Difference between revisions of "Polyethylene terephthalate"

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== Authority ==
== Sources Checked for Data in Record ==
* Pam Hatchfield, ''Pollutants in the Museum Environment'', Archetype Press, London, 2002
* Pam Hatchfield, ''Pollutants in the Museum Environment'', Archetype Press, London, 2002

Revision as of 14:01, 1 May 2016


A type of polyester made by condensing Ethylene glycol and Terephthalic acid. In 1951, polyethylene terephthalate (PET) became the first commercially marketed polyester. It was sold as Dacron® in the U.S. and as Terylene in Great Britain. PET is extremely durable and dimensionally stable. It is resistant to abrasion, chemicals. PET is used to make Mylar® and other strong moisture-resistant films used in packaging, photographs, x-rays and audio/visual tapes. Since 1977, PET has been widely used in food containers, especially for carbonated beverages. Recycled PET is used as fiberfill and in cast resins, such as boat hulls and shower units.

Synonyms and Related Terms

PET; polyester; tereftalato de polietilenglicol (Esp.); poli (tereftalato de etieno) (Esp.); polyéthylène terephthalate (Fr.); polietilene tereftalato (It.); tereftalato de polietileno (Port.); polyethylene glycol terephthalate

Examples: Dacron® [DuPont]; Fortrel®; Mylar® [DuPont]; Melinex® [DuPont]; Terylene [ICI]; Ertalyte® [Quadrant]; Eastar® {Eastman]; Impet® [Ticona]; Terphane® [Terphane]; Crimplene; Diolen; Grilene; Tergal [Tergal Industries];Terital; Tetoron; Trevira® [Trevira ex Höchst]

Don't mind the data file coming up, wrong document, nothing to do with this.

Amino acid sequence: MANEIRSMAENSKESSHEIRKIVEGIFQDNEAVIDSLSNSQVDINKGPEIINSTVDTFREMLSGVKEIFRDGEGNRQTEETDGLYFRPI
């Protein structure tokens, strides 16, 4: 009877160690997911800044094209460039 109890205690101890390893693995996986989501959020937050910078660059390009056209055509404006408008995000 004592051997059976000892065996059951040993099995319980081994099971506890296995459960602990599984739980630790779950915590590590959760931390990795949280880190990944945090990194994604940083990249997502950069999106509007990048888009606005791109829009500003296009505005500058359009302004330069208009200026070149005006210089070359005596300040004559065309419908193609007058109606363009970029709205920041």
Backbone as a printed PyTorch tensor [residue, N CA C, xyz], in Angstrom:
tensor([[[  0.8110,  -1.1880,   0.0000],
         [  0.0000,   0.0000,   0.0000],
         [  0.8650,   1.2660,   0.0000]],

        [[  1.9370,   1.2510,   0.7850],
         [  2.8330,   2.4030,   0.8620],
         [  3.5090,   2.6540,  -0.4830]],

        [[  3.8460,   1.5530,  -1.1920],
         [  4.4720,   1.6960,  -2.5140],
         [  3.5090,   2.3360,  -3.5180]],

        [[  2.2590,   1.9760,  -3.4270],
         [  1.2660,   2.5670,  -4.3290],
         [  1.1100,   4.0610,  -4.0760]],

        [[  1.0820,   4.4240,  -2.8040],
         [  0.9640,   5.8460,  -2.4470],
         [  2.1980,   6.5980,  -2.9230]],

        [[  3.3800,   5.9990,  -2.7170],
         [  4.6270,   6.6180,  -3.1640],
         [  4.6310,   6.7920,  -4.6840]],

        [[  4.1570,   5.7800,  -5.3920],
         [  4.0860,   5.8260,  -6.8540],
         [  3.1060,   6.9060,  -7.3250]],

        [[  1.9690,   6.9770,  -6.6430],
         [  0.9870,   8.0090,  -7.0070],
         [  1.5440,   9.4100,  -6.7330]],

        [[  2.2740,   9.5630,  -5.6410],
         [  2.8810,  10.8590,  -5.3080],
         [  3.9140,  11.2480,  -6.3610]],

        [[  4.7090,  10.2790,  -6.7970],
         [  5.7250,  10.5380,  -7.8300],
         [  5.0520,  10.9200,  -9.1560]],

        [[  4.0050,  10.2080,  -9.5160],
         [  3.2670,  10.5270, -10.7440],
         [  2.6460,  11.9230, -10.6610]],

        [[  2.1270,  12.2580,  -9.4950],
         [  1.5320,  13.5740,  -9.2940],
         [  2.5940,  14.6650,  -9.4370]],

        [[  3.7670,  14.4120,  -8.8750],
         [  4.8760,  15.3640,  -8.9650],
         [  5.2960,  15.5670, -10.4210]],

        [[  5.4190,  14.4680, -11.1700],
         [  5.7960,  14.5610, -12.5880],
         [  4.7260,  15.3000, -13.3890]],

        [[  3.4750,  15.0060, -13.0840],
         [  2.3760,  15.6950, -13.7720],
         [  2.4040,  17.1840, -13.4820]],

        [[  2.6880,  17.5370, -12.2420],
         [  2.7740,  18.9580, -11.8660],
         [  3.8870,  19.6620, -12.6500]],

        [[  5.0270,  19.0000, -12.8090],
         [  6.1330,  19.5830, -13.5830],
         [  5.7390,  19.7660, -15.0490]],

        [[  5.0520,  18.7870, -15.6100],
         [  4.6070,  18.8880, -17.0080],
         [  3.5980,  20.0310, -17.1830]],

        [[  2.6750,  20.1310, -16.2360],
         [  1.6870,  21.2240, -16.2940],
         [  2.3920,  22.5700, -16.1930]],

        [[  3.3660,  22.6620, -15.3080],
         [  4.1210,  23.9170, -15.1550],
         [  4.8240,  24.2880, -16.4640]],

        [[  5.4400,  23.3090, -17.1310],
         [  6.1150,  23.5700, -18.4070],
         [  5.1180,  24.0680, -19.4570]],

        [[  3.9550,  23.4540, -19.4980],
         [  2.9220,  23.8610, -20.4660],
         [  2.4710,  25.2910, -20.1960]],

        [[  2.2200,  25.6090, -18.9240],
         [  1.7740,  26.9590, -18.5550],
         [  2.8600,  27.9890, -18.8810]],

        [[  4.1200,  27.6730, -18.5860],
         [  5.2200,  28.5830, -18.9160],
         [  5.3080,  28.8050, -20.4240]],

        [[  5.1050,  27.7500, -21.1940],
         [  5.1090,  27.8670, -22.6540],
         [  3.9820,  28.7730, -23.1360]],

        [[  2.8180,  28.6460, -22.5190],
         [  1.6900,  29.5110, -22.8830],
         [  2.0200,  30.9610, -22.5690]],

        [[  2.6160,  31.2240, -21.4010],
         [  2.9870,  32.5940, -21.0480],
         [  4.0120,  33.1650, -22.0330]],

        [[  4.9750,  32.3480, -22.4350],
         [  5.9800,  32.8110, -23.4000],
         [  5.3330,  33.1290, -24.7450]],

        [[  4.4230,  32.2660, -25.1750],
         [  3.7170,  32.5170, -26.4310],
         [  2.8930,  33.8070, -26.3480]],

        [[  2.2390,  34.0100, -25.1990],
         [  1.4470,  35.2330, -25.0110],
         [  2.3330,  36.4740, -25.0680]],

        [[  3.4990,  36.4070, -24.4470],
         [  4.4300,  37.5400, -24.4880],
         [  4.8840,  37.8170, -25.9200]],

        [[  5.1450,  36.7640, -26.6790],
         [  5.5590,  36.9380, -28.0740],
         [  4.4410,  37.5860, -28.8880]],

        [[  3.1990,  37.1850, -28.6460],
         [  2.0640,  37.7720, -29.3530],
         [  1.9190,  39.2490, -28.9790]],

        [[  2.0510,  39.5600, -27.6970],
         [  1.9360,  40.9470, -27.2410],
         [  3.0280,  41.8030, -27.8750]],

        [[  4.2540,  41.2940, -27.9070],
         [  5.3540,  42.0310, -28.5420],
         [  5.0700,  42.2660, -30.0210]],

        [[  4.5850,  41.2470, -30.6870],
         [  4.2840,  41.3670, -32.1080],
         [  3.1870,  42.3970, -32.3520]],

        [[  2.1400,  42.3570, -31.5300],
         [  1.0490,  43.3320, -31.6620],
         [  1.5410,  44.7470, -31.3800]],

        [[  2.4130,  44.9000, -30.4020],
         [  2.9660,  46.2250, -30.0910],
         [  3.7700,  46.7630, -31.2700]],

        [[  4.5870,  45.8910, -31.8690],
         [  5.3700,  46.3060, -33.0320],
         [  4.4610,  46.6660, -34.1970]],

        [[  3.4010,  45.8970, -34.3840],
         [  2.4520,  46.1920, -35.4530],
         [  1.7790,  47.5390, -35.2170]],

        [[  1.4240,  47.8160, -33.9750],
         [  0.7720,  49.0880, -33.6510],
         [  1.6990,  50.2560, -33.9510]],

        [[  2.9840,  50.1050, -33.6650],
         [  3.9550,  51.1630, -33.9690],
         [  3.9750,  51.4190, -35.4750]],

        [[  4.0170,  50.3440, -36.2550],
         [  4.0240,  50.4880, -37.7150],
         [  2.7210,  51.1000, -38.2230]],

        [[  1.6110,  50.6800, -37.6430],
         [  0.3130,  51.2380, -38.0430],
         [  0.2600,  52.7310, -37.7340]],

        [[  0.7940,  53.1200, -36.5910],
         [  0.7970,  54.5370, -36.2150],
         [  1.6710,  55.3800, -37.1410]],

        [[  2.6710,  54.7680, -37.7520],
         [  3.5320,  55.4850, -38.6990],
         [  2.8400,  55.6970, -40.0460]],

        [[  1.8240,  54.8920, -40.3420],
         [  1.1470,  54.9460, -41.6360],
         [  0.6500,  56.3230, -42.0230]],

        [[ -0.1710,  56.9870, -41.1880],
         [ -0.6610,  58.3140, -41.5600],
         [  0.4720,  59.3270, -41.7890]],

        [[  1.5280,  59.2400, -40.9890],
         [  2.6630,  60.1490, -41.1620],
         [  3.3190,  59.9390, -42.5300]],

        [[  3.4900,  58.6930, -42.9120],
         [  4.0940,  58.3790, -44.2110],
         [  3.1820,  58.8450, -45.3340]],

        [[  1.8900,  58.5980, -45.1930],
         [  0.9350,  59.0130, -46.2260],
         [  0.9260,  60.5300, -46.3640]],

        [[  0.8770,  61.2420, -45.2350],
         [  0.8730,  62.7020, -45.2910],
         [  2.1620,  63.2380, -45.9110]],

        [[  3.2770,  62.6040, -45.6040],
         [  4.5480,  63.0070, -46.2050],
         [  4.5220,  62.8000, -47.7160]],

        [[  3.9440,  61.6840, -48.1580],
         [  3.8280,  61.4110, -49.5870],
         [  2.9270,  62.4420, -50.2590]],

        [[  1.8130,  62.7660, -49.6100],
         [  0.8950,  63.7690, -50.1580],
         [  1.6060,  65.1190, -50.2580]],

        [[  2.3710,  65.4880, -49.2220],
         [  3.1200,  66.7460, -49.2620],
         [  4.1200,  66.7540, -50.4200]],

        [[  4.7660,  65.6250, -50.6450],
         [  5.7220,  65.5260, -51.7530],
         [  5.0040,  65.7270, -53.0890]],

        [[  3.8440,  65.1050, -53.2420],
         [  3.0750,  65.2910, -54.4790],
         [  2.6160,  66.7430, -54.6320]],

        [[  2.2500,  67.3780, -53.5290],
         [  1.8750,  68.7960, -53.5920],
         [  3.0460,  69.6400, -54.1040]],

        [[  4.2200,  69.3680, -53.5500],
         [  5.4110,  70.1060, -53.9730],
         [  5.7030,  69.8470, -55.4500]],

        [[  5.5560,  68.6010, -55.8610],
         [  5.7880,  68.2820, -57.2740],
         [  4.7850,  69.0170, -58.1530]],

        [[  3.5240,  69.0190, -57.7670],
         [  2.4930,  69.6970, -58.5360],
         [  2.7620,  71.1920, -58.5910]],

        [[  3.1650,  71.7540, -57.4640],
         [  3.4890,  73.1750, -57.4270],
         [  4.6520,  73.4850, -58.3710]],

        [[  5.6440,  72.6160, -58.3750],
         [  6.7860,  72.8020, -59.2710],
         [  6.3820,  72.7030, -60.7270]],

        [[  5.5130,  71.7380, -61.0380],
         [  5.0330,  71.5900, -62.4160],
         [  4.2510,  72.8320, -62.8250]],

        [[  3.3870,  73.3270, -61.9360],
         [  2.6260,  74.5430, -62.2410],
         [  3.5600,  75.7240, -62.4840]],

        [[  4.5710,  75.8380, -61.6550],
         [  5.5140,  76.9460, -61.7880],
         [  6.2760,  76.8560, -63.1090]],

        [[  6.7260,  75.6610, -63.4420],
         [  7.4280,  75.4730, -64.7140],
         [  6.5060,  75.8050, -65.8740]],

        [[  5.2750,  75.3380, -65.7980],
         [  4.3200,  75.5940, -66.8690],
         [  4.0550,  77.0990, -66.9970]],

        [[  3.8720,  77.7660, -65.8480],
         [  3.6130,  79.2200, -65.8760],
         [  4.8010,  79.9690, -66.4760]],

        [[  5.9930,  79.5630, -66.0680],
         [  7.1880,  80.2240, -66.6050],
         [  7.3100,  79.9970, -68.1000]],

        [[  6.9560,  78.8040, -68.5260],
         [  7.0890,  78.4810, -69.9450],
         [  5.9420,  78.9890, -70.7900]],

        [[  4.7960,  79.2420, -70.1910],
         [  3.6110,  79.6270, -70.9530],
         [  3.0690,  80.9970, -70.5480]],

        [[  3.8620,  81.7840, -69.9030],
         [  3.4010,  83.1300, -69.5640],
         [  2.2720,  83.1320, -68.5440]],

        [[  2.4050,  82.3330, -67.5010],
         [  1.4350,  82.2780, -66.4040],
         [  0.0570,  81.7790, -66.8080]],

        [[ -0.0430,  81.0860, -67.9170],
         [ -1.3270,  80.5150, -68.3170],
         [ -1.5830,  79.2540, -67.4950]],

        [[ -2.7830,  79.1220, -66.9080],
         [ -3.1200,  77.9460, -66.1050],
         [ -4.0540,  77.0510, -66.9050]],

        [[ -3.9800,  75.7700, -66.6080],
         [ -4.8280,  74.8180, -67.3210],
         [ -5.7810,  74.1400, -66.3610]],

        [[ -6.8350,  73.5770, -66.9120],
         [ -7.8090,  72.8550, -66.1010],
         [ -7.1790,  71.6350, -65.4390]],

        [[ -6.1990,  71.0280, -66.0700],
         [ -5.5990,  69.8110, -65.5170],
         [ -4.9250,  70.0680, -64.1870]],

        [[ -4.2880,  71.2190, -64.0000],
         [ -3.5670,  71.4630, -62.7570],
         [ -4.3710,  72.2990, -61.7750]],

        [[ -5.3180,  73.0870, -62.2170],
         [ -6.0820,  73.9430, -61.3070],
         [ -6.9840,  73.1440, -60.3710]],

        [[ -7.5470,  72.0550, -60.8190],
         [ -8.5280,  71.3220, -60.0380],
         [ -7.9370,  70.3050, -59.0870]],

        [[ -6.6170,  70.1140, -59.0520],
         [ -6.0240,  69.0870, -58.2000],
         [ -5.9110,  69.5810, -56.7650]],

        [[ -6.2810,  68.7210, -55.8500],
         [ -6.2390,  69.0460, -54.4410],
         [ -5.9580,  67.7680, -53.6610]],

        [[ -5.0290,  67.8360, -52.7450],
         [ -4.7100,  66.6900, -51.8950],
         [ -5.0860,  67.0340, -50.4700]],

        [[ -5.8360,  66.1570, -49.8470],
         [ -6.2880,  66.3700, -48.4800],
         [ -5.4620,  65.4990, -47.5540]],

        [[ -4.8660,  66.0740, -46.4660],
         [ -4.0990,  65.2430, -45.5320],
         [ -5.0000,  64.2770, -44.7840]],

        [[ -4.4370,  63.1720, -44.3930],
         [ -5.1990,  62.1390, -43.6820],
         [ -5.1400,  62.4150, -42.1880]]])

Other Properties

Resistant to cold acids, weak alkalis, bleach and most organic solvents. Degrades in strong alkalis, strong hot acids, cresol. Tenacity = 2.8-5.2; Elongation = 19-30%; Moisture regain = 0.4%

Melting Point 250-260
Density 1.36-1.41
Refractive Index 1.54, 1.72

Hazards and Safety

Difficult to ignite. Burns with a shiny, yellow-orange, sooty flame. Self-extinguishing


Physical Properties for Selected Thermoplastic Resins

General Characteristics of Polymers

Sources Checked for Data in Record

  • Pam Hatchfield, Pollutants in the Museum Environment, Archetype Press, London, 2002
  • Marjory L. Joseph, Introductory Textile Science, Holt, Rinehart and Winston, Fort Worth, TX, 1986
  • Van Nostrand's Scientific Encyclopedia, Douglas M. Considine (ed.), Van Nostrand Reinhold, New York, 1976
  • Identification of Textile Materials, The Textile Institute, Manchester, England, 1985
  • Theodore J. Reinhart, 'Glossary of Terms', Engineered Plastics, ASM International, 1988

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